by the pigs to reach high levels.”
Eisenmenger says you should always measure relative humidity objectively with a thermohydrometer. “Don’t trust how the room ‘feels.’ Barn personnel tend to be inaccurate at estimating humidity levels and often when working in a warm to hot environment, they will complain that it is also humid when the range is in normal parameters.”
The ambient temperature of the barn is dependent on many factors, says Eisenmenger. In a typical full-slat, double-curtain or tunnel-ventilated barn, for example, temperature curves would normally range from 88°F to 62°F from wean to finish.
“In the wean‑to‑finish or nursery stage, the 88°F can be in very specific zones in the barn, and the entire barn does not need to be this temperature. In addition to ambient barn temperature, the rate of fluctuation within a pig barn is also extremely important.
“Cool temperatures, as well as draft conditions, can cause very high levels of stress in pigs. This is classically exhibited with cold-stressed wean‑to‑ finish pigs that get diarrhea shortly after placement.
“Heat-stressed pigs in the summer leading to clinical cases of ileitis, along with depressed feed intakes and subsequent gastric ulcers, is also an example of temperature stress.”
Improperly operating fans can strongly influence disease levels within pork production buildings.
Hanging a high/low thermometer in the room is a good method for measuring temperature because you can go to specific areas within the barn and measure the high and low range of temperature at that location, says Eisenmenger. “It is important to realize that mercury thermometers respond slowly, and they will not pick up rapid changes of temperature fluctuation.”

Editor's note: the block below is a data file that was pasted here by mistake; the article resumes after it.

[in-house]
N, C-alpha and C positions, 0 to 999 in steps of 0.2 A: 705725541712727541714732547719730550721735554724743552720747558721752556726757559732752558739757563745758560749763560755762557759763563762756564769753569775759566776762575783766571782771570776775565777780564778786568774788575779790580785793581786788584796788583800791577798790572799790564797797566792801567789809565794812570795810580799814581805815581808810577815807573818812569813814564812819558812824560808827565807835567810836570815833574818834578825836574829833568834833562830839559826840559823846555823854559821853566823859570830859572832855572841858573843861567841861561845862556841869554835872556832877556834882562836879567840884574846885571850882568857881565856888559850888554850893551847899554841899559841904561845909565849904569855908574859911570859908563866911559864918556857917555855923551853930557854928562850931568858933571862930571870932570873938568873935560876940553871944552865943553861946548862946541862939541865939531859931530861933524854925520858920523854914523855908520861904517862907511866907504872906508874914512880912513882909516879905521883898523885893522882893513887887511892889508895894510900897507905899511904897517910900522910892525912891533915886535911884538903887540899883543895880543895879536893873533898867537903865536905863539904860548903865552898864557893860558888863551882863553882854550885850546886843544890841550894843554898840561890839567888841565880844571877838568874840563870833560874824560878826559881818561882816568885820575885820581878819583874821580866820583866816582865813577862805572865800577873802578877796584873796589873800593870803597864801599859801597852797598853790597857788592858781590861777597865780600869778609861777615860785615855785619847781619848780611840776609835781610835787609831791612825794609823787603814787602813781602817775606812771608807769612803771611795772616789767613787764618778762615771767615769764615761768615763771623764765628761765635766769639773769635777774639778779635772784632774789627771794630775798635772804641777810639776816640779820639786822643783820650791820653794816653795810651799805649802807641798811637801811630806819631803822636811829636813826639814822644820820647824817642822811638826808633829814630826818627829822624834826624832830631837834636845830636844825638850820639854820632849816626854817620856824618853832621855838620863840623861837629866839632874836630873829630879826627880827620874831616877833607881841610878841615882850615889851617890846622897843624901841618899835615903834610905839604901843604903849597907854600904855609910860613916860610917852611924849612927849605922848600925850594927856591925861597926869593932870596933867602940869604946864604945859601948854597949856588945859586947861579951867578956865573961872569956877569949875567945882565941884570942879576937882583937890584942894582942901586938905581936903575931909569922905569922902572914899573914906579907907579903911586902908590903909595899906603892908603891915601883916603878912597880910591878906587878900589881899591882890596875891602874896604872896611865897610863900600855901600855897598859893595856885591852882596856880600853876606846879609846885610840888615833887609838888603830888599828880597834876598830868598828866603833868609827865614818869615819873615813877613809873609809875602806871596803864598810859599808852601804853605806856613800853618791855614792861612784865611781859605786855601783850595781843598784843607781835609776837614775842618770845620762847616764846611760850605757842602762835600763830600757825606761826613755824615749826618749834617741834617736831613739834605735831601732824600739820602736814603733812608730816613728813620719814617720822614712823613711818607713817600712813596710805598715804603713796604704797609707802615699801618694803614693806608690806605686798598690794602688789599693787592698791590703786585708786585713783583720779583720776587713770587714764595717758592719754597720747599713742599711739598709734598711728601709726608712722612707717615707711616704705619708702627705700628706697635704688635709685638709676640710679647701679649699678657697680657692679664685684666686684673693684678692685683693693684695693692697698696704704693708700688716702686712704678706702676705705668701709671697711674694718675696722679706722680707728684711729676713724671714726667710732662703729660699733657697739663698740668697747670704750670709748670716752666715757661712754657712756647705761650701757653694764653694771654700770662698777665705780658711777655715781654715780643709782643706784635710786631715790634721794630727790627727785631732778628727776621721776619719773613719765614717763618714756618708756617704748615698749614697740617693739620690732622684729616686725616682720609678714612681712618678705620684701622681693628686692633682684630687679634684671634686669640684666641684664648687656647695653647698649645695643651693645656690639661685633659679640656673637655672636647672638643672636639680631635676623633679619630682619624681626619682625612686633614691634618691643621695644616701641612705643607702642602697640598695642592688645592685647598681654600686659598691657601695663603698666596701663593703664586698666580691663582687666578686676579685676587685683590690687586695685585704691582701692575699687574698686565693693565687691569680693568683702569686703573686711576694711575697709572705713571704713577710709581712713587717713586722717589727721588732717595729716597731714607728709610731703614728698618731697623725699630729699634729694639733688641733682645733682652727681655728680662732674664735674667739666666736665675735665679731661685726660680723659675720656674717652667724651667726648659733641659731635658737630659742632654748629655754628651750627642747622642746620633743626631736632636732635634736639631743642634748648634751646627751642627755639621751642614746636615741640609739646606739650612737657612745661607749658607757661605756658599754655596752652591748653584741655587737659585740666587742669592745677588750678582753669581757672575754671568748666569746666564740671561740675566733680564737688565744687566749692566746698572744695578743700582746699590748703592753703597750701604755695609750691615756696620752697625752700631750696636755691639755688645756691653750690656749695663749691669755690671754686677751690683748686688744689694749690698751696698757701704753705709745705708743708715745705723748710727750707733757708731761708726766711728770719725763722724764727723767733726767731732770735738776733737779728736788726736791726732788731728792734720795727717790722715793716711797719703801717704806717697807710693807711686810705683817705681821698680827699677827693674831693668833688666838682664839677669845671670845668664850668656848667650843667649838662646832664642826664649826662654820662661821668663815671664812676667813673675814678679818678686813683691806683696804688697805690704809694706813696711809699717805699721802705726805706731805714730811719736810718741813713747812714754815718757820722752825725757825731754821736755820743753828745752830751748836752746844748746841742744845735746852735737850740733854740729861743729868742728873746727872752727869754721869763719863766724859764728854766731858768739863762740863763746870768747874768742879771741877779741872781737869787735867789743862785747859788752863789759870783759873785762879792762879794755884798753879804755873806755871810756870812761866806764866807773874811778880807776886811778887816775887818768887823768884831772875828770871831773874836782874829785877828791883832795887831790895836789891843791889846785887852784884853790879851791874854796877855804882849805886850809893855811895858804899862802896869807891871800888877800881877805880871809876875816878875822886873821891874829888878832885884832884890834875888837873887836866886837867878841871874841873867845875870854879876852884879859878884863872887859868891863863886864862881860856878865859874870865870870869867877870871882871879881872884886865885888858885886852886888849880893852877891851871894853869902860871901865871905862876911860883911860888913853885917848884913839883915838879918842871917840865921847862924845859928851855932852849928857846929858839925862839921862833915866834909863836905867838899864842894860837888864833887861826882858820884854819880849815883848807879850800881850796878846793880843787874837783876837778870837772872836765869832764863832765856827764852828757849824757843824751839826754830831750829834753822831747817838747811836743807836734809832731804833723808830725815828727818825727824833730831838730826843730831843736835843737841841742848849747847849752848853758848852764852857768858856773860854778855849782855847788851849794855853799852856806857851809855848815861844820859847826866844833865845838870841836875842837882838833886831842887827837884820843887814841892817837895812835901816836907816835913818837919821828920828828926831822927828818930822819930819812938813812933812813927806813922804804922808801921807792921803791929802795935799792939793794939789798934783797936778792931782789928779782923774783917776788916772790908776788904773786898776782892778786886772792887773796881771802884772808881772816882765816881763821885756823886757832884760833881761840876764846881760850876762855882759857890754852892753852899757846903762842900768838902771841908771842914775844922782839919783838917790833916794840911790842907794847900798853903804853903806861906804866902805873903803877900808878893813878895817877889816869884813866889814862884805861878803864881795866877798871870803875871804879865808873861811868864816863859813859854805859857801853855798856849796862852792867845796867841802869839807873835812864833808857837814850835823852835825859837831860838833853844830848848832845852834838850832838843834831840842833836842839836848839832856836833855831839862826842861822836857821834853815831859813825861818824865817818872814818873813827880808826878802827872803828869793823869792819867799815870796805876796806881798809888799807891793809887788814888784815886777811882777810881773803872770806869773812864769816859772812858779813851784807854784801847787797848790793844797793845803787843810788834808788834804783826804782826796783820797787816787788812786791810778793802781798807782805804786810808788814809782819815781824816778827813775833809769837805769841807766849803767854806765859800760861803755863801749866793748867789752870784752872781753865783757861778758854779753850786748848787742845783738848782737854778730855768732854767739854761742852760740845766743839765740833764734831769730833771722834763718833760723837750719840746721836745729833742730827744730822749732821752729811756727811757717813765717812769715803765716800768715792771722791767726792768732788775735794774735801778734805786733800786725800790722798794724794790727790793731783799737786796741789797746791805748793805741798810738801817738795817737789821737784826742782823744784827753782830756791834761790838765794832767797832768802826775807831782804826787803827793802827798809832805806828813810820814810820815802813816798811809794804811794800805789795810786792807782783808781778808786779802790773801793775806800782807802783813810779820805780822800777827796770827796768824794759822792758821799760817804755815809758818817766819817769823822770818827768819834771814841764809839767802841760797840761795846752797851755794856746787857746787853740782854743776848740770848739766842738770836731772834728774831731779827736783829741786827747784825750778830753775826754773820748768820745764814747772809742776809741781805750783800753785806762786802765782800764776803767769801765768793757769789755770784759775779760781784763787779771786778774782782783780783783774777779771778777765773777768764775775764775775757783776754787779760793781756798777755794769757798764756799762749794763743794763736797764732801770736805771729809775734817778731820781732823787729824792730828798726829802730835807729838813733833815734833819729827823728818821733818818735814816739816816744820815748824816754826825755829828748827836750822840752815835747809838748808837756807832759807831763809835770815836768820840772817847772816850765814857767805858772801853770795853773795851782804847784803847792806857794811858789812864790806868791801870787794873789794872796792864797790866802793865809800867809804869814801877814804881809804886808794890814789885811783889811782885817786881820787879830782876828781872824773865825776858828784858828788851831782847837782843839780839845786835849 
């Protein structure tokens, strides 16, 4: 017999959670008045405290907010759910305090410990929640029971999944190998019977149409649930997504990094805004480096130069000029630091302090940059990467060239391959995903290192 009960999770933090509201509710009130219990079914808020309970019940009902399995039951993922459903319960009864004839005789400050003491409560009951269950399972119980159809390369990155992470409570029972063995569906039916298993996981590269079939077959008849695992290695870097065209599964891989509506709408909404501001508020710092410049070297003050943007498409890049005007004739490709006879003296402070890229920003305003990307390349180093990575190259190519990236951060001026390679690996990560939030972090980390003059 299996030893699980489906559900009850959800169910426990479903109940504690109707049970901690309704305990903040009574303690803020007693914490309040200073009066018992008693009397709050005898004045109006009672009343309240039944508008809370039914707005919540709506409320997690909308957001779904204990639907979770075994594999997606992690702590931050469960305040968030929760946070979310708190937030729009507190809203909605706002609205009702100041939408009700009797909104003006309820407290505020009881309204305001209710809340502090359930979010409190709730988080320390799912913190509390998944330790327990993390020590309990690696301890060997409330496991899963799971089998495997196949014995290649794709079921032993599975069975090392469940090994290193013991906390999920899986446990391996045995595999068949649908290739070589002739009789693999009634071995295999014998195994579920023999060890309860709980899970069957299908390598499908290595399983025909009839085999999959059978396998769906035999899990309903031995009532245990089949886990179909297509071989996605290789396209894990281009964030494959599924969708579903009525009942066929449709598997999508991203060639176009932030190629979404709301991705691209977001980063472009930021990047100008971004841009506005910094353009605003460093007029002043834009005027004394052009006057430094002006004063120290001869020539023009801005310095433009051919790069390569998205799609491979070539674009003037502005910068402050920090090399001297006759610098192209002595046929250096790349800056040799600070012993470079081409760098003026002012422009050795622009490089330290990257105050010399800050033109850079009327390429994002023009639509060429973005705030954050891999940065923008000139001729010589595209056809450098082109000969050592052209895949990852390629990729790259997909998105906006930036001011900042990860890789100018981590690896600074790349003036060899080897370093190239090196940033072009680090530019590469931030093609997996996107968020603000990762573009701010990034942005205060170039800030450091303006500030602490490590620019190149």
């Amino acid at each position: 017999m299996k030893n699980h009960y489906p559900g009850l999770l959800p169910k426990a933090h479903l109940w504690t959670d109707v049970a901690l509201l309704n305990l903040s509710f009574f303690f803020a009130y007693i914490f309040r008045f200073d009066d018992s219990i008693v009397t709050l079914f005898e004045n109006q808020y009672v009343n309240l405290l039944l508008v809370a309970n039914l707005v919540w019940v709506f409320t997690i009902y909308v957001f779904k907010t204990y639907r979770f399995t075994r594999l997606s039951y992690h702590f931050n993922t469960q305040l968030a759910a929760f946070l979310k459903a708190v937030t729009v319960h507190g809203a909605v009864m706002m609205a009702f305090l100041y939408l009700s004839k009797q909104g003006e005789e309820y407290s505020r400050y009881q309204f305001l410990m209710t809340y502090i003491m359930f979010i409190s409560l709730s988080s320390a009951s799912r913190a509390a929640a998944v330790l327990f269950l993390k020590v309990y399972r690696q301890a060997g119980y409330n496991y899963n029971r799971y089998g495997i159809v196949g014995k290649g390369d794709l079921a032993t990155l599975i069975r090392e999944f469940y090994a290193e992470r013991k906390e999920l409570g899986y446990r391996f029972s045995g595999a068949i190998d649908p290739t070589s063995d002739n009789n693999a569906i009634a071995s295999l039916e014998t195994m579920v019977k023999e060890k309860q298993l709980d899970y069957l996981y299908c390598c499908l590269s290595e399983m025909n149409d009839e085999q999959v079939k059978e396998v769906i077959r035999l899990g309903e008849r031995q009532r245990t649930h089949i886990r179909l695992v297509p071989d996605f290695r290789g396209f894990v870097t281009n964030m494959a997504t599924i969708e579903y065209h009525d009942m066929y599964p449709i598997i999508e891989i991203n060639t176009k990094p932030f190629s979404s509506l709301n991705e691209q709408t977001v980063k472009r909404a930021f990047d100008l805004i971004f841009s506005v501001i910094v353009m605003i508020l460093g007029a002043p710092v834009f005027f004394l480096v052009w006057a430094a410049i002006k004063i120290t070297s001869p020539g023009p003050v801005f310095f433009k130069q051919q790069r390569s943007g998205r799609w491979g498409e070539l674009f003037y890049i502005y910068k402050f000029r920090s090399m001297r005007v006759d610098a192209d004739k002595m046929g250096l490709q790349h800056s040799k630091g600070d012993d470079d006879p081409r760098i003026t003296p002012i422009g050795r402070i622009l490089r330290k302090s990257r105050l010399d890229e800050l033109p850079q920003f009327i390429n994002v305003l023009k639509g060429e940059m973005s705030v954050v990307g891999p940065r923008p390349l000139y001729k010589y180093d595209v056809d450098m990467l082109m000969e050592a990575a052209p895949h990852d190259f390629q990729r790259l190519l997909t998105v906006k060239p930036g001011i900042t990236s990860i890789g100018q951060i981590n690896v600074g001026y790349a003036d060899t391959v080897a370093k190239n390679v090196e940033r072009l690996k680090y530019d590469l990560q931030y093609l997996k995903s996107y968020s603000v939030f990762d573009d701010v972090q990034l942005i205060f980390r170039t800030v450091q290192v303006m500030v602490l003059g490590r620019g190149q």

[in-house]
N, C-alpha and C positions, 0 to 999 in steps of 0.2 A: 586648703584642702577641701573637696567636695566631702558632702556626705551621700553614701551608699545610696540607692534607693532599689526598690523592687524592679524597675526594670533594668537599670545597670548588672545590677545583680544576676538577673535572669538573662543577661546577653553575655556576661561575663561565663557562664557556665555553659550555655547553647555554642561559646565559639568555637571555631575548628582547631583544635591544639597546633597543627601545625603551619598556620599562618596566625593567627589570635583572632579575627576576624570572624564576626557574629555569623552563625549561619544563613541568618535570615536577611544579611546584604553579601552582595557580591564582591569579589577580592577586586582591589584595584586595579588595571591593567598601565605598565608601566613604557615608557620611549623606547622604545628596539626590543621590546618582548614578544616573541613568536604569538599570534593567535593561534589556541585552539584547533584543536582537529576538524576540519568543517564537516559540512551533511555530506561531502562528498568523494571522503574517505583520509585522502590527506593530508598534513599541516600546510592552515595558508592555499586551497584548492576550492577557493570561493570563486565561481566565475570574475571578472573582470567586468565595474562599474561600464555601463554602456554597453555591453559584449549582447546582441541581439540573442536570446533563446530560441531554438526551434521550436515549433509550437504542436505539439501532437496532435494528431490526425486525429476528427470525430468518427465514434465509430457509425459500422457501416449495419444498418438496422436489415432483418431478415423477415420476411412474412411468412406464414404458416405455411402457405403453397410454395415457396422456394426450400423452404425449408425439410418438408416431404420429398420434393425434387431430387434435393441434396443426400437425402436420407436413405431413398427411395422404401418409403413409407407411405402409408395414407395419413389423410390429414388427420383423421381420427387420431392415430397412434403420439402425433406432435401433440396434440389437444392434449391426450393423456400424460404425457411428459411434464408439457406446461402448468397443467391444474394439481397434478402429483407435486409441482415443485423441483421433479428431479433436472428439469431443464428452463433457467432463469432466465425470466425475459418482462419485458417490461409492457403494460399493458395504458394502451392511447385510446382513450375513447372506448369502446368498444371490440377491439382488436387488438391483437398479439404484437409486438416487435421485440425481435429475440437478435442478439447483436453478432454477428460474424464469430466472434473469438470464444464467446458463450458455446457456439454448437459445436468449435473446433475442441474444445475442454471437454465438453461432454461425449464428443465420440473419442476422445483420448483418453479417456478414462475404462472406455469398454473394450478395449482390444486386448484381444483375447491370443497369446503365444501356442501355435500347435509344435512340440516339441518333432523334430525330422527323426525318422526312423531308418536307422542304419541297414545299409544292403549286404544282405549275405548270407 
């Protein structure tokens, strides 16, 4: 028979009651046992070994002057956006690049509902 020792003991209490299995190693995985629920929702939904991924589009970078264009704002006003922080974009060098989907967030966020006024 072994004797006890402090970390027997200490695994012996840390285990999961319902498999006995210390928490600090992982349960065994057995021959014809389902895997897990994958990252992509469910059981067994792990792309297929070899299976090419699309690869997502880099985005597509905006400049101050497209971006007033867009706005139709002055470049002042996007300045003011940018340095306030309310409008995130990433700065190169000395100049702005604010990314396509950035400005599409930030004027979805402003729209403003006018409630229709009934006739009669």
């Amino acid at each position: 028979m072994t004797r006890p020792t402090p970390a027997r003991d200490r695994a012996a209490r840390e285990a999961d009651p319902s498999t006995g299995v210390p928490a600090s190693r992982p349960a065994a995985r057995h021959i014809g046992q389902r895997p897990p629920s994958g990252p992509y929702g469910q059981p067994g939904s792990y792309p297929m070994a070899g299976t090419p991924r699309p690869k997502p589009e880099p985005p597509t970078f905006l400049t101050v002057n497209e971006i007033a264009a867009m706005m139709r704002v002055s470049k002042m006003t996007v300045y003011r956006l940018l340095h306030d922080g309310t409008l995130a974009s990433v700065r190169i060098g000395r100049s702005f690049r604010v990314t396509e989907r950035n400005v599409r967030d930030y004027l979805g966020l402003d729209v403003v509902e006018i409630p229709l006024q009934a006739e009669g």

A room temperature probe also is important because this is the device that is driving the ventilation controller to run heaters, fans and curtains. “Probe placement is extremely critical,” says Eisenmenger. “You do not want the probe in either an under‑responsive or over‑responsive area of the barn because it could drive the controller to do abnormal things.
“An example of an under‑responsive probe location leading to wide temperature fluctuation in the barn would be a probe that is insulated from the actual ambient environment in the barn, such as in a PVC tube.
“An example of an over‑responsive probe would be a probe that is placed in front of inlets or heaters.”
It is also important to realize that most probes tend to respond slowly and therefore will not pick up rapid temperature fluctuations within the barn similar to a mercury thermometer, according to Eisenmenger.
Temperature recording device